Gift Card Scam
There is a scam call, text, or website that recruits people to buy gift cards (as a “mystery shopper") at stores (often specifically Amazon gift cards). The scammer sends a check or money order to fund the first purchase. The scammer tells the victim to buy a certain amount of gift cards and keep the rest of the money. The first check may or may not be or real value. In any case it lures the victim in to the gift card scam.
Once the gift cards are bought, the victim calls in the gift card numbers and tosses those cards. The scammer now has the gift card numbers to cash in or use. They have “hooked” the victim to repeat the purchase after sending another check.
The checks and money orders – they are fake (the first one may or may not be fake - might be "the bait"). They are prior used or bogus postal money orders, bogus checks, and other type “payments” - you deposit it in your bank, take out cash and get dinged later when the payment bounces. They go to great lengths to make everything look very real and very professional to a first glance. Take time to scrutinize them carefully and you can start to see inconsistencies.
The postal money orders – take them to the post office and ask The Postmaster to verify the validity. Only the Postmaster can check them, not the clerks. It will usually be a copy of one that was previously cashed, or just a fake. In our case (a relative was scammed this way), there were two money orders with the same number – 2 copies of the same money order, and it was already cashed by someone else long before.
Checks – they are often bogus. They look real on the surface. Look at it – if it “has a watermark” but you can see it clearly by just looking at the check, it’s not a watermark. A watermark is seen only when looking through the paper at a light behind it at an angle, not printed ink. Checks would have a check number that must match the routing check number below (they probably don’t match). There is a company that is the payee – call that company and ask then about the check, but do NOT call the phone number on the check (if there is one). Google the company and call it directly. There are so many other ways to carefully check inconsistencies in a check.
Believe me – this relative got scammed into this scheme, and I was tasked with helping. We went to the bank that the “checks” were cashed at, and we talked to the head guy in charge of scams. He explained a lot about how the checks are obviously (to him) bogus. He said yes, the funds will be taken from the bank account because the bank fronted the money. We could come back after they post out and he would take the penalty fees out. Had it gone to a negative balance in the account, he would have made a repayment plan to get the money back to repay the bank. It pays to talk to the bank to let them help you.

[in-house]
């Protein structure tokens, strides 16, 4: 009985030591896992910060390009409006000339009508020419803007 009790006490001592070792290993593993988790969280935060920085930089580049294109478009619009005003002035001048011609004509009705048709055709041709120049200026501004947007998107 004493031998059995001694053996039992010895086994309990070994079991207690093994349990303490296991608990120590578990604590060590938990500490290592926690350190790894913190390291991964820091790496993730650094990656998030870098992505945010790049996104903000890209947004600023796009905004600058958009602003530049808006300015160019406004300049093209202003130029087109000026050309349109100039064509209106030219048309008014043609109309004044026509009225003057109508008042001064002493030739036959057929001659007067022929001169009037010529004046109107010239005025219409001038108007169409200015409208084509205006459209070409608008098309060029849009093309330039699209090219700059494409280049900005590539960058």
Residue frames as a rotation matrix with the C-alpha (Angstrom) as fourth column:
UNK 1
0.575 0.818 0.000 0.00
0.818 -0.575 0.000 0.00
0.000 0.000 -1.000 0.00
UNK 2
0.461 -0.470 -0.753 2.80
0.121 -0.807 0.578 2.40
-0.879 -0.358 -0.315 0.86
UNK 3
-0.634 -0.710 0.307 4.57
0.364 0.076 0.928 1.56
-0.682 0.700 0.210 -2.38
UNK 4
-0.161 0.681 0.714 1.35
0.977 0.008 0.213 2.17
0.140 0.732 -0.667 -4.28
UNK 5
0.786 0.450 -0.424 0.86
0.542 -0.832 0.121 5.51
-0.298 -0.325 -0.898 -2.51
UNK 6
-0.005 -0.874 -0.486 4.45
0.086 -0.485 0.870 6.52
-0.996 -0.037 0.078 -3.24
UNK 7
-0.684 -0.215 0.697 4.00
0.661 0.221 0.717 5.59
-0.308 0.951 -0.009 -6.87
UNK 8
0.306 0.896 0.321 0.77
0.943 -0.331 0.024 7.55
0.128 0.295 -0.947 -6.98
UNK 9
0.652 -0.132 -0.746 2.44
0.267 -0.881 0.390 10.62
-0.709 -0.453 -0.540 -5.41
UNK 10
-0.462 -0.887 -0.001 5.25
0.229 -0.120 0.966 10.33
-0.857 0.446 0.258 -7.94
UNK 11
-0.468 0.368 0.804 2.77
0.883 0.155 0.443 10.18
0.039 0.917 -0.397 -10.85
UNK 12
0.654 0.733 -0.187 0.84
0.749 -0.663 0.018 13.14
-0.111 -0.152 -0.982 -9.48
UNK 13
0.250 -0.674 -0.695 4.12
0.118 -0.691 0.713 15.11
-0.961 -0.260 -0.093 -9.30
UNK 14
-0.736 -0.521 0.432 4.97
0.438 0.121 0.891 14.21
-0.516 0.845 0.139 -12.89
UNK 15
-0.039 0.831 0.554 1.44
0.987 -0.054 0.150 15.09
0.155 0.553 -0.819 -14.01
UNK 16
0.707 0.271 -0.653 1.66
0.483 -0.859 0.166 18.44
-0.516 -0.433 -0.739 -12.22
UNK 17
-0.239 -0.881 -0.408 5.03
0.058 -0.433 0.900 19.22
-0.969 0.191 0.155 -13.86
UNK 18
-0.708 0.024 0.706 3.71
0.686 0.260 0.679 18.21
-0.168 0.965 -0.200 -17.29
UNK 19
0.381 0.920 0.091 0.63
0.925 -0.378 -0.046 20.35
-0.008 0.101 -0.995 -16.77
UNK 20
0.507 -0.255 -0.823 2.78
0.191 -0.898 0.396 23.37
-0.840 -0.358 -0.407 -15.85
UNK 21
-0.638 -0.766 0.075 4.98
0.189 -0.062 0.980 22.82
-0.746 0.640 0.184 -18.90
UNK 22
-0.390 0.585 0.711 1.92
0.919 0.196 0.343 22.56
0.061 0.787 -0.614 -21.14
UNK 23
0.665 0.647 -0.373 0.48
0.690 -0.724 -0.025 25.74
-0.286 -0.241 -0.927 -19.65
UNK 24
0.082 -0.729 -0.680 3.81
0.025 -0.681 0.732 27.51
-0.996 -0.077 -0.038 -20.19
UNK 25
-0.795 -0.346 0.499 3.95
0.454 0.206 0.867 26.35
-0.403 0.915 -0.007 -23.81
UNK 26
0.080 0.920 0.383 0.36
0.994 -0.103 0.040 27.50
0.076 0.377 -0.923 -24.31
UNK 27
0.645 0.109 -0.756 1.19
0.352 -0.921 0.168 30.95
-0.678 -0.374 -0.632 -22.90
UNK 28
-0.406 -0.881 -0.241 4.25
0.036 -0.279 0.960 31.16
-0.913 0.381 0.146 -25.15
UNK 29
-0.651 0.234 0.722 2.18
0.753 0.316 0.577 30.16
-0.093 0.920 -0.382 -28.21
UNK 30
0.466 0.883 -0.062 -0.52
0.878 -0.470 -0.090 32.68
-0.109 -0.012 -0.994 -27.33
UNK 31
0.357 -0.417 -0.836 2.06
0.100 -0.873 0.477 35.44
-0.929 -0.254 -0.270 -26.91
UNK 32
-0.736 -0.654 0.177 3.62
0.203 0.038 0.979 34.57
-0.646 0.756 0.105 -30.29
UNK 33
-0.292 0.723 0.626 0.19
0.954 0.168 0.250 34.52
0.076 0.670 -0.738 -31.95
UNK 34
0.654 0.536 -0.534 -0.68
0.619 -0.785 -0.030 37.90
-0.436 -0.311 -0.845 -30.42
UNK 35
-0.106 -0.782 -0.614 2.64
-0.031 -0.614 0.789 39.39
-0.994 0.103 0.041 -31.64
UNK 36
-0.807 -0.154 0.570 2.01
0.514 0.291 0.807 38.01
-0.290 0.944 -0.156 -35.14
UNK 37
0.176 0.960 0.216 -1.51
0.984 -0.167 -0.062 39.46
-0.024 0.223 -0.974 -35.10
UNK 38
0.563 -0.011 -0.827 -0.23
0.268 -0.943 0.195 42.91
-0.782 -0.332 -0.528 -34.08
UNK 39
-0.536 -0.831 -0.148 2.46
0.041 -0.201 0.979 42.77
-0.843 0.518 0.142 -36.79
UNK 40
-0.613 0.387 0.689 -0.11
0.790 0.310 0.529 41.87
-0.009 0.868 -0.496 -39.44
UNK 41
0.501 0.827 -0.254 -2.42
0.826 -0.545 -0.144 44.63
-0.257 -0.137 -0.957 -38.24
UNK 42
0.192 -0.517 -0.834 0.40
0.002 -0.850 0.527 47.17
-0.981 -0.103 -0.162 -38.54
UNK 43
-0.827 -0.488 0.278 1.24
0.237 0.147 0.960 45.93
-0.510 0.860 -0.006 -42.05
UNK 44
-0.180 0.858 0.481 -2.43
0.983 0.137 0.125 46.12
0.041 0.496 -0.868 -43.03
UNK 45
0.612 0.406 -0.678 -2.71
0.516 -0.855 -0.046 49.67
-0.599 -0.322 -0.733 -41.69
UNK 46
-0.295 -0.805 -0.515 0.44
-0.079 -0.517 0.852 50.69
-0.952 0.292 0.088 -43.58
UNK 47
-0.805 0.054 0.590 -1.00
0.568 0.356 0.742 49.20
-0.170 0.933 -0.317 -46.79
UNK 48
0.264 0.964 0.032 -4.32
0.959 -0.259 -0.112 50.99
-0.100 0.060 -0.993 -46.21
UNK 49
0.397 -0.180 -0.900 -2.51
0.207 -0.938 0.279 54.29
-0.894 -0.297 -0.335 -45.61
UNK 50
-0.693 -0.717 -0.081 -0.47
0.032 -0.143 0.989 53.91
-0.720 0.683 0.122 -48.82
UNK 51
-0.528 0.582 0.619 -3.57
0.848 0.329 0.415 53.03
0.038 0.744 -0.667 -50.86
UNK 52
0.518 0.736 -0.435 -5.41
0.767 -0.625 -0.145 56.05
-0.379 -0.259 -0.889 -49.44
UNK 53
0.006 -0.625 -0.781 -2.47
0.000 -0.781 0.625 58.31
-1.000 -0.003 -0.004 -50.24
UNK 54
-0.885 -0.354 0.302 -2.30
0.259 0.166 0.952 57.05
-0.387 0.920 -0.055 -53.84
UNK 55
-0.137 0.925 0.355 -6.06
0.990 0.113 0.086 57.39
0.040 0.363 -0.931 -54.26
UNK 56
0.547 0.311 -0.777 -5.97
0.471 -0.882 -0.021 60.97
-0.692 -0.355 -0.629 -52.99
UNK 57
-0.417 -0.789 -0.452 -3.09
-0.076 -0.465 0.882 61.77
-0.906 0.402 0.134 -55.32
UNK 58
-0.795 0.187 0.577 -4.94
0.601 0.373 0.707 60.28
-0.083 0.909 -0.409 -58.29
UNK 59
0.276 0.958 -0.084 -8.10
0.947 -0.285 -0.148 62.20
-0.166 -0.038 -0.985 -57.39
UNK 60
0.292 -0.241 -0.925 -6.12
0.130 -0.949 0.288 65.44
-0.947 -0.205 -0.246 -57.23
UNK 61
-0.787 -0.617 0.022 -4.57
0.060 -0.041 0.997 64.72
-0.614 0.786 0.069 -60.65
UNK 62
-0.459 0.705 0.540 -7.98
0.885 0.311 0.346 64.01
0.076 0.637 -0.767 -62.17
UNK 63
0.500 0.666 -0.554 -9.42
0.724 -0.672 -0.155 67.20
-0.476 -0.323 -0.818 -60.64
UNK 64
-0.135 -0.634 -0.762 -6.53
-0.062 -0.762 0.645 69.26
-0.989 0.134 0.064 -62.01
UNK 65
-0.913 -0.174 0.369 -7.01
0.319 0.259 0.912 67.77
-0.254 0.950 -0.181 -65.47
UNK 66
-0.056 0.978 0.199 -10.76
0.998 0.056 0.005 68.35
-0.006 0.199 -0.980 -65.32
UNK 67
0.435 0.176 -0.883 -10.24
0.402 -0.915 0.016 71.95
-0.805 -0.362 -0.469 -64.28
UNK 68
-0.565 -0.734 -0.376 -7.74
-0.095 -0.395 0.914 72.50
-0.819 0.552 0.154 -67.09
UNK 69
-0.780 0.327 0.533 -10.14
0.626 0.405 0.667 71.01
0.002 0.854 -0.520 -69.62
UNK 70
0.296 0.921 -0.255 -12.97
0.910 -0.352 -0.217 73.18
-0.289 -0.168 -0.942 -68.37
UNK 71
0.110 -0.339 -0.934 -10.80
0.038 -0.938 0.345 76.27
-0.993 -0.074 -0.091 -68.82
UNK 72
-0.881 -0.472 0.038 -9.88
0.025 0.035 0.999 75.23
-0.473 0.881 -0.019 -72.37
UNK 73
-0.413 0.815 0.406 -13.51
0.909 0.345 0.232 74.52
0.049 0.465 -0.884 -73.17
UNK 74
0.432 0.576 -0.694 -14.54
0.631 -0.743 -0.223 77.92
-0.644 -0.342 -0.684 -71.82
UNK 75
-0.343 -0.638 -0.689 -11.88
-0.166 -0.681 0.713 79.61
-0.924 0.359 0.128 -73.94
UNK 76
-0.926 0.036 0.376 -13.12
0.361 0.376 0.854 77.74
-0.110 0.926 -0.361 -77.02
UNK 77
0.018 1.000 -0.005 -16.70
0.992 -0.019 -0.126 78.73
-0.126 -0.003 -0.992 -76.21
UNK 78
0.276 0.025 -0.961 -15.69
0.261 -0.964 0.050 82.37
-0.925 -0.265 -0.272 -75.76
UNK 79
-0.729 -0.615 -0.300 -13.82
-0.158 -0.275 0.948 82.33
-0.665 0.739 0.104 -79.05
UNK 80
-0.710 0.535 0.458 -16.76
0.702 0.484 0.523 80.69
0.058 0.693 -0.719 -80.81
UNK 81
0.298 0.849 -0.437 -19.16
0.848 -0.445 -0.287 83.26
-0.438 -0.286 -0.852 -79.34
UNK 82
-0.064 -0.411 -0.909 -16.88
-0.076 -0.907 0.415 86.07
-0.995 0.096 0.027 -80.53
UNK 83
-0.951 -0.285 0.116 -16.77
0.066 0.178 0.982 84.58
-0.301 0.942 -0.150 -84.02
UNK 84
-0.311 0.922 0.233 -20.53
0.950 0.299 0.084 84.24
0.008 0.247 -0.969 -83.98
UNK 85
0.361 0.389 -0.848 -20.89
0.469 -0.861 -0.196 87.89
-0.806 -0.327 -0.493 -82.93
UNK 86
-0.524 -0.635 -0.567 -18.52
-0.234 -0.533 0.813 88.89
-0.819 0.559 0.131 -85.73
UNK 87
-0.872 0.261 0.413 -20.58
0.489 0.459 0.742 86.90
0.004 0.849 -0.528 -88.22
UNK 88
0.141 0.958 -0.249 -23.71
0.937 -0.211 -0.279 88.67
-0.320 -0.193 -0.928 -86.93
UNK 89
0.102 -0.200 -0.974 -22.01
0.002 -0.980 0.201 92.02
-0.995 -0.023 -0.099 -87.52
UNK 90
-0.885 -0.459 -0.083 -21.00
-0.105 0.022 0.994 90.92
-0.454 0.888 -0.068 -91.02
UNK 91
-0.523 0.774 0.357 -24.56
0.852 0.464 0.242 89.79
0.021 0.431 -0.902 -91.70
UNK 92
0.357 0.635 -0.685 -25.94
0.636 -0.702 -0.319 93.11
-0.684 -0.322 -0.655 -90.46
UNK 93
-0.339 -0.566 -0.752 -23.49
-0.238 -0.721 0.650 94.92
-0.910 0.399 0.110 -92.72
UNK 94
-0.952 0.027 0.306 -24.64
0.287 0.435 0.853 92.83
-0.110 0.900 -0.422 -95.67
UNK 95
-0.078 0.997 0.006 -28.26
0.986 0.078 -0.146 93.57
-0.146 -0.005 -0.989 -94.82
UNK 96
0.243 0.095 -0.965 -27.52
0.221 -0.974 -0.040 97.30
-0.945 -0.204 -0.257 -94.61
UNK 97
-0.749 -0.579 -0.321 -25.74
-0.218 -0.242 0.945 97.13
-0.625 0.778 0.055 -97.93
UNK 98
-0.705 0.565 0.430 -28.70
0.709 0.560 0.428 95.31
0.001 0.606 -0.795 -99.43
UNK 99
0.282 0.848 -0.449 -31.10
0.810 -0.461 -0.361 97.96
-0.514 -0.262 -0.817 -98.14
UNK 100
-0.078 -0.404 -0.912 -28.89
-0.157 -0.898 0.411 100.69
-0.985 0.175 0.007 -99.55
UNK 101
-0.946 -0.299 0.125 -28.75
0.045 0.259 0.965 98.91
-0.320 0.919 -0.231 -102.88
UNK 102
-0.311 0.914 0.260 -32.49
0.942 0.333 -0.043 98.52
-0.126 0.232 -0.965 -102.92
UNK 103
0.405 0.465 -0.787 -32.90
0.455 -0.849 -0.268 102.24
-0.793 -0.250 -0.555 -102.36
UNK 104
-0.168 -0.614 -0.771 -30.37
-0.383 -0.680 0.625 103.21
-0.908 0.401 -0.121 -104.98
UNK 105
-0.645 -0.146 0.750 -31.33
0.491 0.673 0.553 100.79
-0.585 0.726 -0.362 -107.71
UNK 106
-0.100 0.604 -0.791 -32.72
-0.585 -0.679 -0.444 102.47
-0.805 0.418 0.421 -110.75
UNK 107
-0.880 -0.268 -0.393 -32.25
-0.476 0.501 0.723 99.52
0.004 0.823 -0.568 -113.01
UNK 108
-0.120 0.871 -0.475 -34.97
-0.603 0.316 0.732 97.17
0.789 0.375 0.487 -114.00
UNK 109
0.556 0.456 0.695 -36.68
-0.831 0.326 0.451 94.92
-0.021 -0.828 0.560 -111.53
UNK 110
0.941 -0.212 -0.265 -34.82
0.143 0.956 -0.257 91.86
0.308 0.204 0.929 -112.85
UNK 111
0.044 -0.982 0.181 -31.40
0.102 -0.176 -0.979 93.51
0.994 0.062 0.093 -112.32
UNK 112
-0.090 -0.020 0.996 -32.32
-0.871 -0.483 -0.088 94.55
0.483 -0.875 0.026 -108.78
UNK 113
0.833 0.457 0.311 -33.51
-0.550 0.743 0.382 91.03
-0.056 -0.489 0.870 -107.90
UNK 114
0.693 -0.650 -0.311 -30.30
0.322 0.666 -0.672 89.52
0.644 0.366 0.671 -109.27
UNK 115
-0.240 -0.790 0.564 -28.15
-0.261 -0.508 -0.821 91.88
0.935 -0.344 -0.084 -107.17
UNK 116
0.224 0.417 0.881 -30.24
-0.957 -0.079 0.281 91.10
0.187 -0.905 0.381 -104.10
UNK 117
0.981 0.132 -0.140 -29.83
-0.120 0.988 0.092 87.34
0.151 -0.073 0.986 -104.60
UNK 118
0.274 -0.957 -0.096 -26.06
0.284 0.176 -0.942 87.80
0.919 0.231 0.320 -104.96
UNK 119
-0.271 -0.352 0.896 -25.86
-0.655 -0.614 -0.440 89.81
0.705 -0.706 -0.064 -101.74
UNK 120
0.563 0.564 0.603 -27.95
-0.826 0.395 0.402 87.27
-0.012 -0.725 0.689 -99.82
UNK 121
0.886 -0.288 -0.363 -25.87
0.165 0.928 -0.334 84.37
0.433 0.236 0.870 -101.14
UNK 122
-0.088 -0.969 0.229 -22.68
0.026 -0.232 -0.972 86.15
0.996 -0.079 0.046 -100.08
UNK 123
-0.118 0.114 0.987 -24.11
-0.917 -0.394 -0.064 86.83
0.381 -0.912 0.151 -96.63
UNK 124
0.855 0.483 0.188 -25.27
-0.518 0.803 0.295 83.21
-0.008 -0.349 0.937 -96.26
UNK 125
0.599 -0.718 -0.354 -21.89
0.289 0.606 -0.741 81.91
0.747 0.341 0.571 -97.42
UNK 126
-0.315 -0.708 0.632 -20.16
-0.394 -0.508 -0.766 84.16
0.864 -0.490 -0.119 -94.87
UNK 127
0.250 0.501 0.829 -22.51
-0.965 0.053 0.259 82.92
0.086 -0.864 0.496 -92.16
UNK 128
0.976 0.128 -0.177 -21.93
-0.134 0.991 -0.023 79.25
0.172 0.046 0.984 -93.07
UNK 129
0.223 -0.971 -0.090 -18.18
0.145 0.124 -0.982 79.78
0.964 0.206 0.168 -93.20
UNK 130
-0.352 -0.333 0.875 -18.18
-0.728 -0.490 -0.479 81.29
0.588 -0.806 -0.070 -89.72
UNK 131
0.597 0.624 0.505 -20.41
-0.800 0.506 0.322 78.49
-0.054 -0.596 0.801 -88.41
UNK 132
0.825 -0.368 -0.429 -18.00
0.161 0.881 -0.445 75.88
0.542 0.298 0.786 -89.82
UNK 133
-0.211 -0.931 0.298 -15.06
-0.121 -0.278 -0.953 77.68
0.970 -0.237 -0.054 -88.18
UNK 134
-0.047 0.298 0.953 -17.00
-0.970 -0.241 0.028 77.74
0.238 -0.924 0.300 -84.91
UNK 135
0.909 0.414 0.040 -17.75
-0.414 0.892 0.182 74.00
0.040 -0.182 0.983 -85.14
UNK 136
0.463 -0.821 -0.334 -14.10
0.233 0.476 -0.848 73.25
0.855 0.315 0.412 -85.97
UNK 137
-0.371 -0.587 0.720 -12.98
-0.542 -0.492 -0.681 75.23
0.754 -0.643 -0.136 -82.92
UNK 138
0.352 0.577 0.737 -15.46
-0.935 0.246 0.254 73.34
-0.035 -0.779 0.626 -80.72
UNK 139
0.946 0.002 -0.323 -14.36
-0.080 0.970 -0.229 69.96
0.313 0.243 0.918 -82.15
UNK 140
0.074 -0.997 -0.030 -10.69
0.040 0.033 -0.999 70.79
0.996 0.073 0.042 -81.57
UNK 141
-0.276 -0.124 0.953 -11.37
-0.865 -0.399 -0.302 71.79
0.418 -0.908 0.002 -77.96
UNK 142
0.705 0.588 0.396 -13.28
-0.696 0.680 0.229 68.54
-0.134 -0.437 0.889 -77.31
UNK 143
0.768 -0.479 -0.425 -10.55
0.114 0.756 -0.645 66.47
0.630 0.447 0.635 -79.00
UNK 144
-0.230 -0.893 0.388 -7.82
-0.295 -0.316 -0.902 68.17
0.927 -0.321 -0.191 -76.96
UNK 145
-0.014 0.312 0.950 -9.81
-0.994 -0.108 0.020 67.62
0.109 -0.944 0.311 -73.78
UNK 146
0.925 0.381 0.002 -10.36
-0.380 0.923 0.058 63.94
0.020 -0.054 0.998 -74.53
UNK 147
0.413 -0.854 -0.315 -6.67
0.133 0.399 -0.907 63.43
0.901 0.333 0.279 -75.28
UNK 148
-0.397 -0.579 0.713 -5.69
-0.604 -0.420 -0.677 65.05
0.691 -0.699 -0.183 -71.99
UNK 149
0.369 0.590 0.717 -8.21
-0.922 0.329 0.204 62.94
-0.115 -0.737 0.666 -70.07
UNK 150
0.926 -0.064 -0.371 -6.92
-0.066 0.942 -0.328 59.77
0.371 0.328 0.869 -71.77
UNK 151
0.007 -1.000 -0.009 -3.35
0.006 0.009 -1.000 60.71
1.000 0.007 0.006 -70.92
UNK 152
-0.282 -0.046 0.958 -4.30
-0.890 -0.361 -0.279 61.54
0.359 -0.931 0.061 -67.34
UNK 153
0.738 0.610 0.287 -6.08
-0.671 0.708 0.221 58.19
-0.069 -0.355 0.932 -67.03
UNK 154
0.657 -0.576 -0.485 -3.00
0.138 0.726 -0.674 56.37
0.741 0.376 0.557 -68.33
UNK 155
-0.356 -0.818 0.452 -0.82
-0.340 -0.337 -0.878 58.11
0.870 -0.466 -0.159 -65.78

The scammers are very insistent. In this case, they sent the first check and got the gift card numbers. As soon as happened, they sent a Priority Mail package with 2 Postal Money Orders in it (yes, the same routing number on them). They were also cashed as if real at the bank, and the bank gave cash for them. The 4th and 5th checks - is when I realized in a conversation that this scam was going on. I said DO NOT CASH ANOTHER. The scammers called to push the cashing of those – but thankfully the car was in the shop getting repaired. He told the scammers he can’t drive to do anything. They called back and said call an UBER and they will reimburse it. At that point I was able to say block them on the phone (on advice from FBI).
The FBI does not take these scams on for a few thousand dollars of loss – they deal with high amounts. Local police might be able to help, but in the most likely case, nothing can be done because the scammers are not even in the country. They might have help in the country, but not traceable. Someone is dropping the mail (priority mail) in the US, to make it seem more credible. Someone made copies of US money orders.
The problem is that once a check or money order is cashed, it could take weeks or even months for the bounced payment to show up in a bank statement. For all the time it takes, the victim thinks everything is fine. Meanwhile the bank will try to recover the lost funds when it finds out about the unpaid checks.
Once you realize it’s a scam, block the phone number and go silent on them. You might change your phone number, as they will likely sell the number to other scammers (they have flagged you as a real person who falls for scams). At the very least – DO NOT ANSWER ANY CALLS FROM NUMBERS YOU DON’T KNOW - EVER. A real person will leave you a message and you can call back if it's a legitimate person, a friend or family member.
If something sounds too good to be true – it usually is! Run from it!
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